4th - A Willow warbler was heard singing at the top of St. Giles Croft today.
7th - The young Great spotted Woodpecker is now regularly visiting the peanut feeder. A heavy and thundery shower in late afternoon.
8th - The recently harvested pea field near Old Hall Farm is attracting Black headed Gulls, with a few Common Gulls too, as well as a flock of Starling’s.
Bempton Cliffs - Most of the breeding birds have now left, with all the auks now out at sea. A single Puffin was seen, flying low over the sea. The Gannets are still present though, and the young are still a few weeks away from fledging, as some of them are just starting to lose their fluffy coats. Quite a few Kittiwakes still about, with most juveniles now on the wing, though a handful are still on their nests. The Fulmars are also still about, and along with the Gannets they enjoyed the breeze coming up the cliffs today and hovered within touching distance at times. They really are most graceful and handsome sea birds. In the fields above the cliffs a Corn Bunting was seen and heard, and again in the car park scrub leaf warblers were calling. A nice day out yet again to these impressive cliffs.
10th - A Willow warbler heard singing up in the Lime tree.
Nettledale - A good walk in Nettledale, one of my favourite areas of the Wolds, with the sound of leaf warblers, Whitethroat’s, and Yellowhammer’s in the abundant scrub. Two Roe deer were also seen, and amazingly I saw my first Marbled White of the year, remarkably late and proving what a dreadful butterfly year this has been thus far.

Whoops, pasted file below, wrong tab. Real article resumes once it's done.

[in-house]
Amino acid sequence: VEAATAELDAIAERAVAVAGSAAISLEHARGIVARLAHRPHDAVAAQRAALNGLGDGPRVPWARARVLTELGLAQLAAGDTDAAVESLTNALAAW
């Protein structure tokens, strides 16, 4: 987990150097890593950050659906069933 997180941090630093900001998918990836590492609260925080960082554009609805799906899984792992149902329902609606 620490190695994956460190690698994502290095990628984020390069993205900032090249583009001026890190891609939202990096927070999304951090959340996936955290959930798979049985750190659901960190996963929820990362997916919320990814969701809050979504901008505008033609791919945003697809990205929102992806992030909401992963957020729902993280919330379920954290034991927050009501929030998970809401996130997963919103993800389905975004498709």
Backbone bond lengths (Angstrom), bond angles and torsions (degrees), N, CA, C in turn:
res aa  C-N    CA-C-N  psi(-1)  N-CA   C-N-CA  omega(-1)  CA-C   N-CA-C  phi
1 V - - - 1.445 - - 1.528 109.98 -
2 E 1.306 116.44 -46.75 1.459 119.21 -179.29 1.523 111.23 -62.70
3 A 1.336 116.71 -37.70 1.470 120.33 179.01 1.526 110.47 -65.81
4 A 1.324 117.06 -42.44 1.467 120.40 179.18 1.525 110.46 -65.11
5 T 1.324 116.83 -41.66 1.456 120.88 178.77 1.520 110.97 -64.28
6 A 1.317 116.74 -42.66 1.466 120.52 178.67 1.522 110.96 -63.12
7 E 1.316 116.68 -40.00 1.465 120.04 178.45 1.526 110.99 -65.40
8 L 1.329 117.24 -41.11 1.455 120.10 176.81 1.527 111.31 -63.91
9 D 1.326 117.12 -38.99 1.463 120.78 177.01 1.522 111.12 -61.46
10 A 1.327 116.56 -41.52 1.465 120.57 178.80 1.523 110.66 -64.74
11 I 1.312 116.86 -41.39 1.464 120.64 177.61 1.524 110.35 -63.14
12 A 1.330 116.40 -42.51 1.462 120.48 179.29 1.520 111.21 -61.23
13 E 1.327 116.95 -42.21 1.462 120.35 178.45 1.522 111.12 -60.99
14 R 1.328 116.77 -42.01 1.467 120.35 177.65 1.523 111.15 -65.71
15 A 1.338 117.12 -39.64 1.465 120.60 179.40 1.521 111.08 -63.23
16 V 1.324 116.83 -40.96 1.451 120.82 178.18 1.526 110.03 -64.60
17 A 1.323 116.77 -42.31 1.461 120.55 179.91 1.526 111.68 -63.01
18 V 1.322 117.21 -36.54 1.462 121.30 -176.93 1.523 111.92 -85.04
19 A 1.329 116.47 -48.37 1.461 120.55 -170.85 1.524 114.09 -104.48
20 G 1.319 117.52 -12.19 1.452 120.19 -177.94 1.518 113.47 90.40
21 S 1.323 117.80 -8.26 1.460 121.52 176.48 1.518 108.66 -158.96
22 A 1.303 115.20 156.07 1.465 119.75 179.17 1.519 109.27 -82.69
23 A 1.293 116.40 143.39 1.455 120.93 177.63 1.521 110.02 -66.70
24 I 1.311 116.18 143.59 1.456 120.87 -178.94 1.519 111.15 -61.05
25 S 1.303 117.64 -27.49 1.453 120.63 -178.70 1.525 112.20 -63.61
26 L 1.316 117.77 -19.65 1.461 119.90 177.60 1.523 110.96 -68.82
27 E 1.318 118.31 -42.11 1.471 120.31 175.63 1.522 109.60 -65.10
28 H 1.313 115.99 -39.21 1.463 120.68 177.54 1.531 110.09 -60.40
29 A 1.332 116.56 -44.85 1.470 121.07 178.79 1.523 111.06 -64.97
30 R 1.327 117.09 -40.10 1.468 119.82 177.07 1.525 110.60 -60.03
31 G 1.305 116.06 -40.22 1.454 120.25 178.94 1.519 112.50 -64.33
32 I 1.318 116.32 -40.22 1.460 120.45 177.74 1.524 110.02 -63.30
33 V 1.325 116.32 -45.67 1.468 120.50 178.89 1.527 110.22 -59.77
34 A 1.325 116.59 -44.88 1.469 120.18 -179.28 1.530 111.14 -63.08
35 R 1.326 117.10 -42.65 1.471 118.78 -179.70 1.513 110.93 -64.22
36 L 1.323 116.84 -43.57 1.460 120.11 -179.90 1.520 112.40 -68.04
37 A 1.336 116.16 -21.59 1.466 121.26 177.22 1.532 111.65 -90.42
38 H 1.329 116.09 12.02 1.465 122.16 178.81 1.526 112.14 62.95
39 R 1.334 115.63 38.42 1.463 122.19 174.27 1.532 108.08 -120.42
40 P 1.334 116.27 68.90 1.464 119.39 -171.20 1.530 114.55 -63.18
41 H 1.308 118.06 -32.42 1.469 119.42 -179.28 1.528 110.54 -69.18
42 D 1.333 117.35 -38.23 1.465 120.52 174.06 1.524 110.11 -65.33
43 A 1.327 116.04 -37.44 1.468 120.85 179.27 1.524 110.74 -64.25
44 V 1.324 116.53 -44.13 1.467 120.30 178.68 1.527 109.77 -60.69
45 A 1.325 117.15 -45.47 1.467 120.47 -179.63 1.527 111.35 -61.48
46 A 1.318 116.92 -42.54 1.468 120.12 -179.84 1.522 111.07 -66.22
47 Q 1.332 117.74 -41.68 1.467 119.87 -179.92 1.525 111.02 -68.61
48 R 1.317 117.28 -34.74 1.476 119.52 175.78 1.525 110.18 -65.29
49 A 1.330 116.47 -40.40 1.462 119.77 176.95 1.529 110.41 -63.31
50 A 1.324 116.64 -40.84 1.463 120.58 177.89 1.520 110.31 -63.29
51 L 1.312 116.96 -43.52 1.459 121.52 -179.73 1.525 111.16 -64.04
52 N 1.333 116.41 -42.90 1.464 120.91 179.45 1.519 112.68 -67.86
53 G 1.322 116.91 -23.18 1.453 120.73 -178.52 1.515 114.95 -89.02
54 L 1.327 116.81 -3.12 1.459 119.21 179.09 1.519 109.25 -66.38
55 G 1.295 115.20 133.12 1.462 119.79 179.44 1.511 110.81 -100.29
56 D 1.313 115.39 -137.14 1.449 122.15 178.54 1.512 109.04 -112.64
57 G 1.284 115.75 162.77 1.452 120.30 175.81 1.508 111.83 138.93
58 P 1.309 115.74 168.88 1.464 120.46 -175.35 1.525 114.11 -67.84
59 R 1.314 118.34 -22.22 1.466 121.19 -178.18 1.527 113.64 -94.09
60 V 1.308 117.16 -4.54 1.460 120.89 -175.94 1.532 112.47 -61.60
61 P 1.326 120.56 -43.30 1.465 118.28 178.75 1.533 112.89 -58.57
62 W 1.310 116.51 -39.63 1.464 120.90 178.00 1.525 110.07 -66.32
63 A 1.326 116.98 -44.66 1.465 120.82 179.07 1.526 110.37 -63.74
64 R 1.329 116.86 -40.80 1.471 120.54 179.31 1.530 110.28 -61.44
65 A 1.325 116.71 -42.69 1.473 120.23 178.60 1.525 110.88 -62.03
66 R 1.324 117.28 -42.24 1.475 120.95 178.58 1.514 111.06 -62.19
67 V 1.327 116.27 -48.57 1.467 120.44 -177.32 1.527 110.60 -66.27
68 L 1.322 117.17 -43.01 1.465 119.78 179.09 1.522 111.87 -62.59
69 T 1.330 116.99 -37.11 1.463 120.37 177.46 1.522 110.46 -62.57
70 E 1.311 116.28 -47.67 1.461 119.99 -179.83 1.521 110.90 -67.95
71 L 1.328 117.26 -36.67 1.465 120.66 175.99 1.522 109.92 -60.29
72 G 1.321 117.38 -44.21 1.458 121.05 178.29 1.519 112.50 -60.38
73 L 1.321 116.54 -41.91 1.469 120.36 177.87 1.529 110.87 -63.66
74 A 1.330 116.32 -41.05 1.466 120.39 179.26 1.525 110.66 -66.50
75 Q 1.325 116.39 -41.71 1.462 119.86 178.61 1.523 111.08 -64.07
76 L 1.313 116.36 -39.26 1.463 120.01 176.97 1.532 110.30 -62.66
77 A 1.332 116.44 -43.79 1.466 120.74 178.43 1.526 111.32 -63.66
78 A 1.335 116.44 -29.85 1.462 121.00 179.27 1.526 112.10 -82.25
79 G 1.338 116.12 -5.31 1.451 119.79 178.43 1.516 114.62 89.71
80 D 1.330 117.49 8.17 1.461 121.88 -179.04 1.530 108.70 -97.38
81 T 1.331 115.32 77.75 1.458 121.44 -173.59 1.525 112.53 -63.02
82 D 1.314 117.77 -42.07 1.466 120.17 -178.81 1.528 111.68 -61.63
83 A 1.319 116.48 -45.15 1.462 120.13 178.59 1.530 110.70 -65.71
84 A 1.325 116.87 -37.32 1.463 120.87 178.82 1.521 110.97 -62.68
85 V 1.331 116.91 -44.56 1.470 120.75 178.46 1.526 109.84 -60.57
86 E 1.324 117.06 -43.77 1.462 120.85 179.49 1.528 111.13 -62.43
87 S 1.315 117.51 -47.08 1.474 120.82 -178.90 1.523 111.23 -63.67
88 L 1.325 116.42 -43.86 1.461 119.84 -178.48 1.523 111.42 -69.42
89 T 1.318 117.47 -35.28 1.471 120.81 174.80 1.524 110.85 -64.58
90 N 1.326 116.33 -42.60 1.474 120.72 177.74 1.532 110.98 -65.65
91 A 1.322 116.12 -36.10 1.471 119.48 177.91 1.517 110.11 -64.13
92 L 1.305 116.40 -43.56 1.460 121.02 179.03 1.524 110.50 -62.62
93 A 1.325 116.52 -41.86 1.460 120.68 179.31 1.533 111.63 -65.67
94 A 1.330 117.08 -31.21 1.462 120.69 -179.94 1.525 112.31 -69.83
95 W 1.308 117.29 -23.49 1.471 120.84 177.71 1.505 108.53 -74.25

11th - Lapwing’s have joined the gull’s and starling’s on the harvested pea field. In Old Hall Hedge there were quite a few warbler’s seen or heard, with at least three Whitethroat’s, a Sedge Warbler, and a Willow warbler. Perhaps the start of autumn passage ? On Lincoln Way the Rowan’s are now covered in red fruits, as the signs of the coming season continue to appear. In the garden during the afternoon a male Bullfinch was seen on the bird bath.
12th - A group of eight Greylag geese were seen in a Barley stubble field this morning. In the evening there was a heavy and thundery shower, this following heavy rain during the morning. 19.1 mm’s (0.75”) was recorded in total today.
13th - An Oystercatcher joined the birds at the harvested pea field this morning.
North Cave Wetlands - Went on an afternoon visit to our local reserve, which remains on the quiet side. Loads of Greylag geese though, and lots of Lapwings too, though they were the sole representative of the wader family of birds. The Great Crested Grebes are doing well, with at least eight juveniles seen, and one pair have even begun a second family. Seconds broods are also in evidence amongst the Little Grebes, Coots, & Moorhens. In the wildflower field a young Whinchat was spotted, no doubt passing through on migration, and lots of butterflies were also attracted to the flowers with Gatekeepers, Meadow Browns, Wall Browns, Whites, Peacocks, Red Admirals, Small Tortoiseshells, Blues, & Small Coppers. A good number of were also seen amongst the brambles on the other side of the reserve, where Comma’s & Speckled Woods were also found. In what has been a poor year for butterflies this was a rare and most welcome showing. Additionally the Blackberries are really good this year, big but still tasty, and we collected a few and took them home. A lovely afternoon.